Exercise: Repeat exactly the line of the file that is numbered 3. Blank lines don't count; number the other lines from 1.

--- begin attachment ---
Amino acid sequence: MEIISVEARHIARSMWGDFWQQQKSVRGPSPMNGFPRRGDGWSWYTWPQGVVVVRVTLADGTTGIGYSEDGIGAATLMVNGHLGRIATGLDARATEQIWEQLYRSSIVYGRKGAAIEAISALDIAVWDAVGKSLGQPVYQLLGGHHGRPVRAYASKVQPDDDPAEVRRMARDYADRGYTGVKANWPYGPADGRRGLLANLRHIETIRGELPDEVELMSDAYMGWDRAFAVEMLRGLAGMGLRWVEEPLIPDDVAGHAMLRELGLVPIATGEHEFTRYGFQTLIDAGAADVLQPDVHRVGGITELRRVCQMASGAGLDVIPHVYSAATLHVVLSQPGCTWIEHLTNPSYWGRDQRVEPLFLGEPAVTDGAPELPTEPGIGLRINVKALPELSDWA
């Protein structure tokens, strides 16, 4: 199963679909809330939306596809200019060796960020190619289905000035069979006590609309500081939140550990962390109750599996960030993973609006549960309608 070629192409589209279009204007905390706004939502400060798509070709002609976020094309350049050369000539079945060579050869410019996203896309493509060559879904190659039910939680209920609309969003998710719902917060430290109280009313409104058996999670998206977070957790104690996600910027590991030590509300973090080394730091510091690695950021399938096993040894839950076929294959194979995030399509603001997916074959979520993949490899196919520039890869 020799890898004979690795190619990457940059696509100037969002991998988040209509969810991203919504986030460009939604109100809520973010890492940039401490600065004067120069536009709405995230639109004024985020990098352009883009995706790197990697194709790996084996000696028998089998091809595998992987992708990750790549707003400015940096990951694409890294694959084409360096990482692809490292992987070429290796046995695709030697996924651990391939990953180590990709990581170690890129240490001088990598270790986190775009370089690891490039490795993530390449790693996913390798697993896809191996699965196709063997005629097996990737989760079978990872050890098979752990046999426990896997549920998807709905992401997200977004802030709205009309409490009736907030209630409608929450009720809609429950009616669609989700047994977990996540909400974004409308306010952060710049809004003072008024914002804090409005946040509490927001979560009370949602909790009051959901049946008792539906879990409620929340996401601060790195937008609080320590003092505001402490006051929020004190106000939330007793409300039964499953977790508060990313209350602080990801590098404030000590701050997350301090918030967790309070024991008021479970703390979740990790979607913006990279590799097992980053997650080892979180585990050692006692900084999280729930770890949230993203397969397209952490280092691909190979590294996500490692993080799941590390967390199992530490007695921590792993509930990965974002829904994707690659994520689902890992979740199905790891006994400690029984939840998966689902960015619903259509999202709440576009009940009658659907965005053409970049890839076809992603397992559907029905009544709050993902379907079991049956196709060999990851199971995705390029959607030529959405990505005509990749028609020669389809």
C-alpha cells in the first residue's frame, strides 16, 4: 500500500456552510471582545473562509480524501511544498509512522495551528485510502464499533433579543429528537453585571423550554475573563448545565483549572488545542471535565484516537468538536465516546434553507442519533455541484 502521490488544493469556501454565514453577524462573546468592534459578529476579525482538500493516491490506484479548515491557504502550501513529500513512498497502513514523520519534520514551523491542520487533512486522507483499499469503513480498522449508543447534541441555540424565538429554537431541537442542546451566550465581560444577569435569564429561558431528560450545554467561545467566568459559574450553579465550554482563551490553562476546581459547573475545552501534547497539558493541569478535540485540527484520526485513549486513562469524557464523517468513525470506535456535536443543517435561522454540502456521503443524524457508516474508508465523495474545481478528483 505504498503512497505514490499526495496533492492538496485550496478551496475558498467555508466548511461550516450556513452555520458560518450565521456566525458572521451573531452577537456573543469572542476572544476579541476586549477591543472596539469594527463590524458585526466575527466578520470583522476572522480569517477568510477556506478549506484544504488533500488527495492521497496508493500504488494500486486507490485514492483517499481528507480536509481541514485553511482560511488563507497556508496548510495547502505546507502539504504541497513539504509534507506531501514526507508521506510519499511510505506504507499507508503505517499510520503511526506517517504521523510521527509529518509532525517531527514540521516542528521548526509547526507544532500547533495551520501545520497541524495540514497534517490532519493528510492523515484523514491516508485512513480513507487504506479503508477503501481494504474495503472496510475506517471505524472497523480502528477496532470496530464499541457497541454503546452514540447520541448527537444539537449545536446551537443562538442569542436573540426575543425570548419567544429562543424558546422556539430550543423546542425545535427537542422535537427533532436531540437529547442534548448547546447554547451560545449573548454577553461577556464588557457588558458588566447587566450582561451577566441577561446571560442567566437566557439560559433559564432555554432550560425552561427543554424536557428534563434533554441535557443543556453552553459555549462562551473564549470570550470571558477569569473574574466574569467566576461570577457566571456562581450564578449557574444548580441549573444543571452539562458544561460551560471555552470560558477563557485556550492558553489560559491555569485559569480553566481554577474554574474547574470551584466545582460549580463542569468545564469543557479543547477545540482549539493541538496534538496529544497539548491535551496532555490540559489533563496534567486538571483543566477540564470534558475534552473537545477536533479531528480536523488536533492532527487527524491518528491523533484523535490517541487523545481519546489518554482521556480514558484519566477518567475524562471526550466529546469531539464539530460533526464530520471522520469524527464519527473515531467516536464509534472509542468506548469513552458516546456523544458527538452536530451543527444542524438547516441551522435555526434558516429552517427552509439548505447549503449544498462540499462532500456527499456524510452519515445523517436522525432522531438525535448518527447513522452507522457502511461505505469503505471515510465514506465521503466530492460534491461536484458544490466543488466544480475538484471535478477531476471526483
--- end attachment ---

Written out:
C-alpha cells in the first residue's frame, strides 16, 4: 500500500456552510471582545473562509480524501511544498509512522495551528485510502464499533433579543429528537453585571423550554475573563448545565483549572488545542471535565484516537468538536465516546434553507442519533455541484 502521490488544493469556501454565514453577524462573546468592534459578529476579525482538500493516491490506484479548515491557504502550501513529500513512498497502513514523520519534520514551523491542520487533512486522507483499499469503513480498522449508543447534541441555540424565538429554537431541537442542546451566550465581560444577569435569564429561558431528560450545554467561545467566568459559574450553579465550554482563551490553562476546581459547573475545552501534547497539558493541569478535540485540527484520526485513549486513562469524557464523517468513525470506535456535536443543517435561522454540502456521503443524524457508516474508508465523495474545481478528483 505504498503512497505514490499526495496533492492538496485550496478551496475558498467555508466548511461550516450556513452555520458560518450565521456566525458572521451573531452577537456573543469572542476572544476579541476586549477591543472596539469594527463590524458585526466575527466578520470583522476572522480569517477568510477556506478549506484544504488533500488527495492521497496508493500504488494500486486507490485514492483517499481528507480536509481541514485553511482560511488563507497556508496548510495547502505546507502539504504541497513539504509534507506531501514526507508521506510519499511510505506504507499507508503505517499510520503511526506517517504521523510521527509529518509532525517531527514540521516542528521548526509547526507544532500547533495551520501545520497541524495540514497534517490532519493528510492523515484523514491516508485512513480513507487504506479503508477503501481494504474495503472496510475506517471505524472497523480502528477496532470496530464499541457497541454503546452514540447520541448527537444539537449545536446551537443562538442569542436573540426575543425570548419567544429562543424558546422556539430550543423546542425545535427537542422535537427533532436531540437529547442534548448547546447554547451560545449573548454577553461577556464588557457588558458588566447587566450582561451577566441577561446571560442567566437566557439560559433559564432555554432550560425552561427543554424536557428534563434533554441535557443543556453552553459555549462562551473564549470570550470571558477569569473574574466574569467566576461570577457566571456562581450564578449557574444548580441549573444543571452539562458544561460551560471555552470560558477563557485556550492558553489560559491555569485559569480553566481554577474554574474547574470551584466545582460549580463542569468545564469543557479543547477545540482549539493541538496534538496529544497539548491535551496532555490540559489533563496534567486538571483543566477540564470534558475534552473537545477536533479531528480536523488536533492532527487527524491518528491523533484523535490517541487523545481519546489518554482521556480514558484519566477518567475524562471526550466529546469531539464539530460533526464530520471522520469524527464519527473515531467516536464509534472509542468506548469513552458516546456523544458527538452536530451543527444542524438547516441551522435555526434558516429552517427552509439548505447549503449544498462540499462532500456527499456524510452519515445523517436522525432522531438525535448518527447513522452507522457502511461505505469503505471515510465514506465521503466530492460534491461536484458544490466543488466544480475538484471535478477531476471526483